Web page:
From cake to seafood: Eating my way down the west coast of Scotland

All those who know me will know that one of the main reasons I adventure is so I can eat more cake, but when you’re walking through the Scottish highlands I’ve found this precious resource is in short supply.

It’s not just that I love cake – a lemon and blueberry loaf soaked in lemoncello is my favourite – but it’s also because when I’m doing something that’s pretty out of my comfort zone, that I’m honestly a bit scared of and is physically really pushing my limits, food is the one thing that makes me feel better and also makes a big difference to my ability to physically keep pushing on (luckily cake has loads of calories).

The highlands of Scotland are beautiful and it’s remoteness is part of the attraction. You could seek out a stunning little corner and not see anyone for days. I’d never been to the west coast before and even now I’ve only seen a tiny part of it. I already know I have to go back, do some island hopping and may be even grab a SUP to appreciate those remote beaches.

This remoteness also means that shops and cafes are hard to find. I only found cafes in the larger villages, namely Thurso, Durness and Ullapool: each some 70 miles (4 days walking) away from each other.

But what the highlands lacks in cake supplies it makes up for in delicious local produce. From seafood including salmon, langoustines and muscles to Aberdeen Angus beef, handmade ice cream and rare breed pigs.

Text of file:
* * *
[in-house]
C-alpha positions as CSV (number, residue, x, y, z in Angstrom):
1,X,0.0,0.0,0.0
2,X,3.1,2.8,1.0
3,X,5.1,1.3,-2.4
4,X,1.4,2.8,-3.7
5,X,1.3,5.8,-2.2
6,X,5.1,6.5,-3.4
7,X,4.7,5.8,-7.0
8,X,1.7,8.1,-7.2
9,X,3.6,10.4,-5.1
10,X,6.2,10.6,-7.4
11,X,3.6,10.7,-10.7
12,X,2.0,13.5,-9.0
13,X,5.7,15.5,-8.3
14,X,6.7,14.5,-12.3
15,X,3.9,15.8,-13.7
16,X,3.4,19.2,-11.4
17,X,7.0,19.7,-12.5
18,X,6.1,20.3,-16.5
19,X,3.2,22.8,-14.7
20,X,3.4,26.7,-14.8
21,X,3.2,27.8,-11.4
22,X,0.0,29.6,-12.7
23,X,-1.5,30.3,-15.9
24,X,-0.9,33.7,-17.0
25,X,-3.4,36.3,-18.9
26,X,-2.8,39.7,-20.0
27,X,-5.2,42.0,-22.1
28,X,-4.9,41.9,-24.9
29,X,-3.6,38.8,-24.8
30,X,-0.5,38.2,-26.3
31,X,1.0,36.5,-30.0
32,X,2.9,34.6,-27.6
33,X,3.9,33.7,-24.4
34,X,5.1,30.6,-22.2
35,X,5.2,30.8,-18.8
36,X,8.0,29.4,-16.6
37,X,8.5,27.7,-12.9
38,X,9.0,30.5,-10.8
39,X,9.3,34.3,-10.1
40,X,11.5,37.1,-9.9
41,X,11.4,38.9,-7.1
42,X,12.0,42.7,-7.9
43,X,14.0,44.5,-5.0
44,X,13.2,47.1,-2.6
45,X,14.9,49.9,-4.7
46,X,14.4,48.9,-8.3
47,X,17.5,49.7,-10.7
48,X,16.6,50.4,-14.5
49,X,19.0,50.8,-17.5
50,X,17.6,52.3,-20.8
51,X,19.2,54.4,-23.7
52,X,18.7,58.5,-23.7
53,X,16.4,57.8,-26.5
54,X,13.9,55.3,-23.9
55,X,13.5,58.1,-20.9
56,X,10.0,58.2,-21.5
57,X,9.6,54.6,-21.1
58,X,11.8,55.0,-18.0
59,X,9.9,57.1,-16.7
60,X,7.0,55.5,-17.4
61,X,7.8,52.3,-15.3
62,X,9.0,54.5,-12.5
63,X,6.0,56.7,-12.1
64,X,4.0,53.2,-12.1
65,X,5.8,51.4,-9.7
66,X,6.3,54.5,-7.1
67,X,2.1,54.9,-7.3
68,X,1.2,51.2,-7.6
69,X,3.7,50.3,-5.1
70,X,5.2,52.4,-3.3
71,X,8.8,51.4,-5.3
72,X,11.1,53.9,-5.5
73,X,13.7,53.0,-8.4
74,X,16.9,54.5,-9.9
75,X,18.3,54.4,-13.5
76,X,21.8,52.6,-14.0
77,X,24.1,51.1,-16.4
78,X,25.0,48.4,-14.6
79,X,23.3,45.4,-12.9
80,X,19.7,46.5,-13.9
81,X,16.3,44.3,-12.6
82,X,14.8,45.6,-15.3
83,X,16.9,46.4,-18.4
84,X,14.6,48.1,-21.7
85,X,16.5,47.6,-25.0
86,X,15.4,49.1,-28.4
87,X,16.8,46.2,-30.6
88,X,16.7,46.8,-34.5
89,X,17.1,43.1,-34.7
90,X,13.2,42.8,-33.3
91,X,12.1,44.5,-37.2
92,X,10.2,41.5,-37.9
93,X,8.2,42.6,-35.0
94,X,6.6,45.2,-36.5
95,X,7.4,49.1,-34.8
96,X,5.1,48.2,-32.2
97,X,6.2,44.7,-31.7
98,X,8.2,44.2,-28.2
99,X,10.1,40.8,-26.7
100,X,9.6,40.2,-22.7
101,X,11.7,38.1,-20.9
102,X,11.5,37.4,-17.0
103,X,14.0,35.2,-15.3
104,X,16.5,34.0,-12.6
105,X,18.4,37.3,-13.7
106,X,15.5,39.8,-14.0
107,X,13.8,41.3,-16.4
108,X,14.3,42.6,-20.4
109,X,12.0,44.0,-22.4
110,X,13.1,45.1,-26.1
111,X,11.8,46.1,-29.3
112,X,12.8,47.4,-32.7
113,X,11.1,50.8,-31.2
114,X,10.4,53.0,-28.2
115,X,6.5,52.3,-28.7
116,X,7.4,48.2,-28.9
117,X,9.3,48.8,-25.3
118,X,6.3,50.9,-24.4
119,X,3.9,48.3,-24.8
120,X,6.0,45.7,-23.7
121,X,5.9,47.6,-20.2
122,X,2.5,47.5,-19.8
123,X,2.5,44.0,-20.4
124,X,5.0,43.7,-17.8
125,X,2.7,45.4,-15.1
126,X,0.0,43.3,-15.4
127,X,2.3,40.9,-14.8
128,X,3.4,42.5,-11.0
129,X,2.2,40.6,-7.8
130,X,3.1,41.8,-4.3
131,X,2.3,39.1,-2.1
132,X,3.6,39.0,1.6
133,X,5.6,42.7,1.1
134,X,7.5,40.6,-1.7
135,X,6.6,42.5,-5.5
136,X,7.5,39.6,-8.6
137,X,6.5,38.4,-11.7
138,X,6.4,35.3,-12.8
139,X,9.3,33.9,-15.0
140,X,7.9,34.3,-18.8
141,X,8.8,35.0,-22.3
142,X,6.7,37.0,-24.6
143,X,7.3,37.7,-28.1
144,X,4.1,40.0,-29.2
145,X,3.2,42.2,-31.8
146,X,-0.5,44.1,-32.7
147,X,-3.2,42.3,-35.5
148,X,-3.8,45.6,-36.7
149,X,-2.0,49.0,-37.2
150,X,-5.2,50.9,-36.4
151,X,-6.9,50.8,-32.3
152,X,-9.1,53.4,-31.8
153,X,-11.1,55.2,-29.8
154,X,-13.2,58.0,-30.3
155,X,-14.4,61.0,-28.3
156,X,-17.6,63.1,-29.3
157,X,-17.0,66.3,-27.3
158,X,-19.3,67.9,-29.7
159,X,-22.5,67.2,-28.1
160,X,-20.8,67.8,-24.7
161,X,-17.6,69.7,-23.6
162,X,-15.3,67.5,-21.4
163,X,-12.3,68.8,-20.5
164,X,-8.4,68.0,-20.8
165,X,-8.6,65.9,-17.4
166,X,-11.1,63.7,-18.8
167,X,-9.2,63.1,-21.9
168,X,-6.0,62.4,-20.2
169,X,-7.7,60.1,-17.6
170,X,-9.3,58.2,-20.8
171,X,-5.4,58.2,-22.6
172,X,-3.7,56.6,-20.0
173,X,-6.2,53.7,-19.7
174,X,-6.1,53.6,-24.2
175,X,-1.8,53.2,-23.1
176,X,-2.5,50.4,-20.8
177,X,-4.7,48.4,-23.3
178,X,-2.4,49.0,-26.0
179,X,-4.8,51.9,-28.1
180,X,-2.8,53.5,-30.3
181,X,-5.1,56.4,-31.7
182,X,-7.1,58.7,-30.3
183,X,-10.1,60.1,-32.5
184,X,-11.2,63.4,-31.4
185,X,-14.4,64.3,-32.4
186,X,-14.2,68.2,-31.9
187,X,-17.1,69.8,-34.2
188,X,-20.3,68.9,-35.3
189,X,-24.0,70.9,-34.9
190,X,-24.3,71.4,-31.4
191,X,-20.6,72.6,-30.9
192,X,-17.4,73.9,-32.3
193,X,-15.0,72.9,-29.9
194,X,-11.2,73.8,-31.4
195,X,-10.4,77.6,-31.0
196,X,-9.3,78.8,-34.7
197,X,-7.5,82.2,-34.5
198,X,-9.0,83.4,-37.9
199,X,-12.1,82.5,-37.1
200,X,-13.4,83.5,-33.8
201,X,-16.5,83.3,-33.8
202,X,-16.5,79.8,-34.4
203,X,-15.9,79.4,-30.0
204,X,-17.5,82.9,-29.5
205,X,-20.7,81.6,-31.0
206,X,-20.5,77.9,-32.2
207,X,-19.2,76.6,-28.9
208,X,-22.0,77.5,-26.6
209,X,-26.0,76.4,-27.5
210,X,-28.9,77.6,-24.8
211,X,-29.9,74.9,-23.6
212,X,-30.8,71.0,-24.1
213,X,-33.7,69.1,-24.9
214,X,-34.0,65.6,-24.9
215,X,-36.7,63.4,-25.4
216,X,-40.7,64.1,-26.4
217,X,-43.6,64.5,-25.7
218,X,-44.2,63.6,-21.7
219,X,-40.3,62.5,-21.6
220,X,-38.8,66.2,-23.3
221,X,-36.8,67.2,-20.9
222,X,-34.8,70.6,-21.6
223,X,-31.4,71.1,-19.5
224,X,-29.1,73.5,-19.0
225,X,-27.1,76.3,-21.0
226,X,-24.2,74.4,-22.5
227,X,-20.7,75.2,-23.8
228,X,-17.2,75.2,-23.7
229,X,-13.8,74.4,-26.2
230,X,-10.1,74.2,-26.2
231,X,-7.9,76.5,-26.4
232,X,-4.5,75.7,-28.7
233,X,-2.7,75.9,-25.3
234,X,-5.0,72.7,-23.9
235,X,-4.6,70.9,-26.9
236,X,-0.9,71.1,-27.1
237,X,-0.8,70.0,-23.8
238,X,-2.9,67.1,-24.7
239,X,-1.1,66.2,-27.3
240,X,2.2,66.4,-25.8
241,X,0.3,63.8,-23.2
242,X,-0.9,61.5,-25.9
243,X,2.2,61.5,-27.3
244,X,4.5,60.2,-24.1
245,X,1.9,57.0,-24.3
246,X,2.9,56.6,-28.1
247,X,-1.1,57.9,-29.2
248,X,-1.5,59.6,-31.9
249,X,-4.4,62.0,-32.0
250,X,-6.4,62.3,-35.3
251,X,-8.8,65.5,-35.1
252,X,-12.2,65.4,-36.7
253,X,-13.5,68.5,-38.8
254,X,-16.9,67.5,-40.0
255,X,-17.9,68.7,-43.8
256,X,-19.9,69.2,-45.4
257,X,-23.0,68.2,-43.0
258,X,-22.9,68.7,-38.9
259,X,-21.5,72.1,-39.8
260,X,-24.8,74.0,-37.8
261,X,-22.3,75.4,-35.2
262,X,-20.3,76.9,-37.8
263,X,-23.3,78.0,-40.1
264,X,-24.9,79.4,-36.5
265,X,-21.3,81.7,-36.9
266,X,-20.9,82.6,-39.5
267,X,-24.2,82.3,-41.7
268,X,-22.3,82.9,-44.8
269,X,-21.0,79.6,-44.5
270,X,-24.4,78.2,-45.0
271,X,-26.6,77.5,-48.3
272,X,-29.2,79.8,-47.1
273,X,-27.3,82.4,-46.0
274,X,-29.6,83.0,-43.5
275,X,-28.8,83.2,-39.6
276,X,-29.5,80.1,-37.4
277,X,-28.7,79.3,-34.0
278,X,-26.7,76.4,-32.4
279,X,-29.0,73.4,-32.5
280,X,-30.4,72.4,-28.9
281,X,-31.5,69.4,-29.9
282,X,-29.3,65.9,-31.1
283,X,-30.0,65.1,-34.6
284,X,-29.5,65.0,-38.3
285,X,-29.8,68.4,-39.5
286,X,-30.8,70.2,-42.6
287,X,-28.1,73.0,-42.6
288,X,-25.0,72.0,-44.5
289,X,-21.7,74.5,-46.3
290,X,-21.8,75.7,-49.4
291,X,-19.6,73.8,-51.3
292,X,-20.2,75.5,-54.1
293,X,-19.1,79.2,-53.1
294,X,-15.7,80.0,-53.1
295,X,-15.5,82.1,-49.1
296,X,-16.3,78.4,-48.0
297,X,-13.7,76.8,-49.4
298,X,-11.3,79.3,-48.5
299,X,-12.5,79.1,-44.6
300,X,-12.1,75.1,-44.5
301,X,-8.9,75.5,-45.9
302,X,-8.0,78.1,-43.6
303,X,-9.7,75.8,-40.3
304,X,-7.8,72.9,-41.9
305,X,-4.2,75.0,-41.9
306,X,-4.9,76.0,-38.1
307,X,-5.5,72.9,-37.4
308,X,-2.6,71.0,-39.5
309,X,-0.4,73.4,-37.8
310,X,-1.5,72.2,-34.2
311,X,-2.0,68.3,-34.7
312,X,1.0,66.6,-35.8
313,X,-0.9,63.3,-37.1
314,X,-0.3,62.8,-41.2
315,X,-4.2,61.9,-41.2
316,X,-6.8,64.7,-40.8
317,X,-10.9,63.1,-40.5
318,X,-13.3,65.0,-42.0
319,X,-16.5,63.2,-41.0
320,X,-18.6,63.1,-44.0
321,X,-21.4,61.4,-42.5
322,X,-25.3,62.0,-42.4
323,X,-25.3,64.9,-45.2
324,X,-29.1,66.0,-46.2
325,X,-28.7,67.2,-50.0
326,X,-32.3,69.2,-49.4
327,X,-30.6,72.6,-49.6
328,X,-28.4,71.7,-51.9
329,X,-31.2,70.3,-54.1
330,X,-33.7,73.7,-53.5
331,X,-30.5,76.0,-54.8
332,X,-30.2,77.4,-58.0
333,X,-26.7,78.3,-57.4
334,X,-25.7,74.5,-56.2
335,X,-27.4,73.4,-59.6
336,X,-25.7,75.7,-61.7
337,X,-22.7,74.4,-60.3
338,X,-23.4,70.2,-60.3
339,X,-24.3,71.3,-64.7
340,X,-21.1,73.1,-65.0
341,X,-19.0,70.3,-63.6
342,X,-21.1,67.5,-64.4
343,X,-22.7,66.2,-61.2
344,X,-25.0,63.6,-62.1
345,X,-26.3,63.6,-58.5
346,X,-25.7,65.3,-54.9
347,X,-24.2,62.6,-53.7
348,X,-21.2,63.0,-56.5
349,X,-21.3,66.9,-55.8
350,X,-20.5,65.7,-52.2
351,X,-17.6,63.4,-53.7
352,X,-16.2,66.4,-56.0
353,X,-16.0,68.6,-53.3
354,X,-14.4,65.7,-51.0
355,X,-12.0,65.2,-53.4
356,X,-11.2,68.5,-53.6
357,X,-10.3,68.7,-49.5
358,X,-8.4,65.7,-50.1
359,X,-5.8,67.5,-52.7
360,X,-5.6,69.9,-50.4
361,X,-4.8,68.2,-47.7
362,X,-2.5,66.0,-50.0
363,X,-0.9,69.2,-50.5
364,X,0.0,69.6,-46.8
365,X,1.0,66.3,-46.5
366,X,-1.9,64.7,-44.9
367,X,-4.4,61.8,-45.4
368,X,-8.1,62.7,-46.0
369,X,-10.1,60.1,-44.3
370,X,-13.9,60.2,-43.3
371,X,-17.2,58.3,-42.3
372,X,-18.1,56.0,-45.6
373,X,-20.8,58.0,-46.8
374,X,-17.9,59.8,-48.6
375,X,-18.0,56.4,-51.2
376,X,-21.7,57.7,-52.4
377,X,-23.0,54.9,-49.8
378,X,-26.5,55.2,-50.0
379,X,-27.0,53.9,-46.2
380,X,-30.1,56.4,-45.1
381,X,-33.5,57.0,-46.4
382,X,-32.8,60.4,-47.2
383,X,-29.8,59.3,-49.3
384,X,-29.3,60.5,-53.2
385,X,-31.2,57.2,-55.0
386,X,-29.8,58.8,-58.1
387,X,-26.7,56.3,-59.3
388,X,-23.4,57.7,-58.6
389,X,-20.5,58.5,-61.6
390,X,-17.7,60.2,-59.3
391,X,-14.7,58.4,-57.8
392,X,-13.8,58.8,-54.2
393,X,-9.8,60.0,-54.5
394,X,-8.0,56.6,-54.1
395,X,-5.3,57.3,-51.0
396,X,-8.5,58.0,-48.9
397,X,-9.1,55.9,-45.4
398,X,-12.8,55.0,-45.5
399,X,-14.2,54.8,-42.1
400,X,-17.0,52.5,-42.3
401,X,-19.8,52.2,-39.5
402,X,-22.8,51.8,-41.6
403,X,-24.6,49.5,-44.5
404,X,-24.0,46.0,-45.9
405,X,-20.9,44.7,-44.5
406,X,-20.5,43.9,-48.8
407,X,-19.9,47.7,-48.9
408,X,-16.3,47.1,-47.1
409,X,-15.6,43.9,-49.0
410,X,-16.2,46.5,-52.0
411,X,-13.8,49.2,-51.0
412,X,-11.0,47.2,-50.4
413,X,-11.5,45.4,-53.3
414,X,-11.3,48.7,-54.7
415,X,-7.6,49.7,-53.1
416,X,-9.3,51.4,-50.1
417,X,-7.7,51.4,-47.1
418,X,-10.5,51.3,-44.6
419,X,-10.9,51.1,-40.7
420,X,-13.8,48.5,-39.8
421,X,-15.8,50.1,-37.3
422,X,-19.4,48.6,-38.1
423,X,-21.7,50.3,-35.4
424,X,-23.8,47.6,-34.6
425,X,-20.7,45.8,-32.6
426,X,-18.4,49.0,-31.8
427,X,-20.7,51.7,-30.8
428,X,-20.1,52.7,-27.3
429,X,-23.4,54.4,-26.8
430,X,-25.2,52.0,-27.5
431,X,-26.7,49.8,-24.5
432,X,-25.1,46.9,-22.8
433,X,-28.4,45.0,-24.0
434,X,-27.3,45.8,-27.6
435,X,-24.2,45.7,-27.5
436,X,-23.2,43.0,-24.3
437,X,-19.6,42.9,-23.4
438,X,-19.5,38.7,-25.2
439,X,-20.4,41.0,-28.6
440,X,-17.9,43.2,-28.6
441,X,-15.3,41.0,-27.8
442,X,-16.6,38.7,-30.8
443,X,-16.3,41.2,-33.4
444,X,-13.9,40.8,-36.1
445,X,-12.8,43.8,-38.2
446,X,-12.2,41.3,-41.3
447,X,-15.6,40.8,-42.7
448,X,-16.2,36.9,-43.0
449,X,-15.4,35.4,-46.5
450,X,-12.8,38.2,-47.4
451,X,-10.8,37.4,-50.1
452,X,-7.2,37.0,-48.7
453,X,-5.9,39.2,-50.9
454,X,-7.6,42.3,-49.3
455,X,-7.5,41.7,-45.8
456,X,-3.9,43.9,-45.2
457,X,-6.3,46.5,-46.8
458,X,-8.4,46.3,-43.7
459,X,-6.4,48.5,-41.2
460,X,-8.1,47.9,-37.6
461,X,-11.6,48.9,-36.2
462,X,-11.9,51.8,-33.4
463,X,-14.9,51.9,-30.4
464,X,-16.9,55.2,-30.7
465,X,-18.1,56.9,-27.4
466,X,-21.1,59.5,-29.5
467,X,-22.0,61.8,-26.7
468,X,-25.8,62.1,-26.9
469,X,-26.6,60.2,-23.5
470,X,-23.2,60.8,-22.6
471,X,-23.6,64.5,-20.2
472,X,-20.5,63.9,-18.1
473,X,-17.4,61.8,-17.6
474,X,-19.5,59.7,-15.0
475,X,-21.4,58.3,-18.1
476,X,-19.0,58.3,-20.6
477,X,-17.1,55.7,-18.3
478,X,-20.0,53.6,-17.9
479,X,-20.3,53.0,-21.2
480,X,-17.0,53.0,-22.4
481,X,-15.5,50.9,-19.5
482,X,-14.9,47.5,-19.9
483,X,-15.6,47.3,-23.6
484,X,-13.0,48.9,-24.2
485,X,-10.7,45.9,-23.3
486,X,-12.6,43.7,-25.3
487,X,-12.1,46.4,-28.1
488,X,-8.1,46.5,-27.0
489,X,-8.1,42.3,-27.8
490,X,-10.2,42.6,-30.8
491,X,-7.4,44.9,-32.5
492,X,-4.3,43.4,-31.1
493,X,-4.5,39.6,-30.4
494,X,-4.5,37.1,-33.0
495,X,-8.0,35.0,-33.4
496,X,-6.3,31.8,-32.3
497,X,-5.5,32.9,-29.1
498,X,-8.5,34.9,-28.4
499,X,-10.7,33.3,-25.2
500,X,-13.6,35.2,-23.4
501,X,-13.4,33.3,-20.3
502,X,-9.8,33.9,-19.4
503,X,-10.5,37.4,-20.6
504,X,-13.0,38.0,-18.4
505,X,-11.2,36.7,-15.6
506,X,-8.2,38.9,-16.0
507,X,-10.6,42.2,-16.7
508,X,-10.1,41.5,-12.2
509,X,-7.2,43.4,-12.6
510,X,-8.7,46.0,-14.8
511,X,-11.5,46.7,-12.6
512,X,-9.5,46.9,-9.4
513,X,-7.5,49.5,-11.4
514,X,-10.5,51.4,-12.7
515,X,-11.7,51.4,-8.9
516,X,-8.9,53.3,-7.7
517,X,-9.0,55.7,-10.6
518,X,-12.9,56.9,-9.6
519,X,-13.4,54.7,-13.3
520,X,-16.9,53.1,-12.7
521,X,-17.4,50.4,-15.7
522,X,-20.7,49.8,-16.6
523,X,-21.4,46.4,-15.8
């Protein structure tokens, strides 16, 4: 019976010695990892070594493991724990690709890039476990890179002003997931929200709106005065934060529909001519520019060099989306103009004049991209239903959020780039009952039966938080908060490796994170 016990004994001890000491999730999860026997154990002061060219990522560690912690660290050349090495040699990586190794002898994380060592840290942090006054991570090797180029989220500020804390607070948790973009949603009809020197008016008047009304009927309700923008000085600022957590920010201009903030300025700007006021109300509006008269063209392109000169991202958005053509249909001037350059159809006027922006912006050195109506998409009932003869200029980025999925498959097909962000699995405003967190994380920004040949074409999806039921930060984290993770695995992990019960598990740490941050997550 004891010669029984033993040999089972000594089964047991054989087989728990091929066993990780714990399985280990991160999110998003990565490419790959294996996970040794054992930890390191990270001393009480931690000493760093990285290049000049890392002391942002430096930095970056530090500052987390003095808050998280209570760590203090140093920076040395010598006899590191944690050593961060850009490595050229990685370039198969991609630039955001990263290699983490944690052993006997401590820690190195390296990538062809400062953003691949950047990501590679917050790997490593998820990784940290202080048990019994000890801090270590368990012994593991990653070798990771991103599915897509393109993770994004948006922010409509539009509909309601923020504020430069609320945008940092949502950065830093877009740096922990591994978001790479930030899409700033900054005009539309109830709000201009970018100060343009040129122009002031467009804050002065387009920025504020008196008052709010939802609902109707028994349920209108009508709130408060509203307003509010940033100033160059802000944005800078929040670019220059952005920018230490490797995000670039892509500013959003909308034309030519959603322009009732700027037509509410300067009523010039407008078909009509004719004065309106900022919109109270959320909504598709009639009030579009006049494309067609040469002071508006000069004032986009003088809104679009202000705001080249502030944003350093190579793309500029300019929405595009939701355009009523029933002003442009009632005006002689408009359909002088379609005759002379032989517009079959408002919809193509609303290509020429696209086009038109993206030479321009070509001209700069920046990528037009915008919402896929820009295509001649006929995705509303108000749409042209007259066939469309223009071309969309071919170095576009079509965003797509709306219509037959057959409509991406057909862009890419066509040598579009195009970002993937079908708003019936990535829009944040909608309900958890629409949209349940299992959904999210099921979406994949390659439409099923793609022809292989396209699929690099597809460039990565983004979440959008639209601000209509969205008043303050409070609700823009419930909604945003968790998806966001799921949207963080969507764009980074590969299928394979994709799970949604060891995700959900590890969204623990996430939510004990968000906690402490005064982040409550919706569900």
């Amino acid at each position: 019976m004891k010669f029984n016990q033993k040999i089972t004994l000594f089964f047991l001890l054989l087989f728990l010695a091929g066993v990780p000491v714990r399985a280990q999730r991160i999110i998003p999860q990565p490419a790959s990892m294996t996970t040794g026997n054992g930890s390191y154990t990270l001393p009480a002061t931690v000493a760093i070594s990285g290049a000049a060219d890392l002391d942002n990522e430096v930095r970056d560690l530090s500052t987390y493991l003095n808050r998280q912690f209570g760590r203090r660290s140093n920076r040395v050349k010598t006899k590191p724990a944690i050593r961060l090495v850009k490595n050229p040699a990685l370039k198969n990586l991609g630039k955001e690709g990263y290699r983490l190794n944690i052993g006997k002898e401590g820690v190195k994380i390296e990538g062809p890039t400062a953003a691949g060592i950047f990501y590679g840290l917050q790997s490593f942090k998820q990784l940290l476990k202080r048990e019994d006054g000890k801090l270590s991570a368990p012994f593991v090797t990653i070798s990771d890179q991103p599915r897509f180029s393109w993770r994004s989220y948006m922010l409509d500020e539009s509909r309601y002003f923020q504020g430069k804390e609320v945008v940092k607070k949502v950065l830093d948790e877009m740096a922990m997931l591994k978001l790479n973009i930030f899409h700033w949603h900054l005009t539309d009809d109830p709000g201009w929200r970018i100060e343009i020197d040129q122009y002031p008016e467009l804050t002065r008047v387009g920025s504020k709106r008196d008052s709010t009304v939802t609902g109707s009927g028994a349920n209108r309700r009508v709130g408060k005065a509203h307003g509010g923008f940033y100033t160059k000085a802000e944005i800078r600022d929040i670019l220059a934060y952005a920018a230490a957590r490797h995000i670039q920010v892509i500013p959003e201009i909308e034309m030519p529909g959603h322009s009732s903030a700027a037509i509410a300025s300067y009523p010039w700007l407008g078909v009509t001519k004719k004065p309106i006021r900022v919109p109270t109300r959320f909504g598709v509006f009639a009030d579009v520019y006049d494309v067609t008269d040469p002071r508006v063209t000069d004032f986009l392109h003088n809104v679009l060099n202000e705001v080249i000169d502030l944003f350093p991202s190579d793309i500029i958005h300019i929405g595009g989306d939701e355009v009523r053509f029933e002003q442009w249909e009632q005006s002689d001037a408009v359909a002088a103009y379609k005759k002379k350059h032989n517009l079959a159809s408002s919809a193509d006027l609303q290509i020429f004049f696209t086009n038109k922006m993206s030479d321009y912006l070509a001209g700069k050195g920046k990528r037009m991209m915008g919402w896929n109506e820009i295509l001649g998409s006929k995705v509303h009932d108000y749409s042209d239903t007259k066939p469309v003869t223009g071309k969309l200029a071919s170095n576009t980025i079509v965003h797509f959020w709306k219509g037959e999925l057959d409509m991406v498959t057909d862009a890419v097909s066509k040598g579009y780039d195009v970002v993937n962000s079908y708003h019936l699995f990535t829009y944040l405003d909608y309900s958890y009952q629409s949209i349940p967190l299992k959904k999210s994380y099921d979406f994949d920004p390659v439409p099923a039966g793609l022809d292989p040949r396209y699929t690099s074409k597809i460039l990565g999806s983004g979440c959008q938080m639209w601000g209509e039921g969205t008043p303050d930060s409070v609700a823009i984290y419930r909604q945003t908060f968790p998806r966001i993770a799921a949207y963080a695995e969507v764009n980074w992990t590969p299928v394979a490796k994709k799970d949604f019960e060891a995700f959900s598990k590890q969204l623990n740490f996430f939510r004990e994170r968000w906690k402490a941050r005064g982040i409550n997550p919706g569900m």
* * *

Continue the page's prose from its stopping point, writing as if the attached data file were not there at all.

On day 9 of my challenge it rained heavily with strong winds from the moment I woke up, through 19 miles and over 8 hours of walking, until I went to sleep that evening.

I was utterly soaked to the bone just a few miles in, but I had spotted a lovely looking hotel at around the half way point that was a perfect lunch stop.

On arrival I met Sonia and Tanja, the welcoming owners who had transformed the hotel over the past 7 years. I love a good story about ditching corporate life to spend a year living in a van and then creating a wonderful business that clearly fills you with joy.

The Kylesku Hotel has a personal touch and local approach that makes you want to stop here all day, and I was delighted to see lots of local suppliers on the menu. They even had hyperlocal produce brought ashore from the bay right outside their windows.

It was then great, a few days later as I plodded towards Ullapool, to see the Wester Ross salmon fishery having heard about it from Sonia.

If you’re keen to eat your way through the west coast here are some of the yummy suppliers, all brought together by the Kylesku’s head chef Peter to make the most of the seasons.

Hamish the local fisherman brings in creel caught langoustine, crabs and lobsters from onboard Seabird in the Loch right outside the hotel.

Ian runs Ullapool Smokehouse, well known for their hot smoked trout.

Diving mainly off the coast of the Summer Isles, Andy Holbrow supplies scallops and sea urchins.

Wester Ross take a traditional and sustainable approach to salmon farming.

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On 3rd April 2017 I set off from John O’Groats to walk almost 1000 miles south to Lands End.

To follow my journeys head over to Fiona Quinn or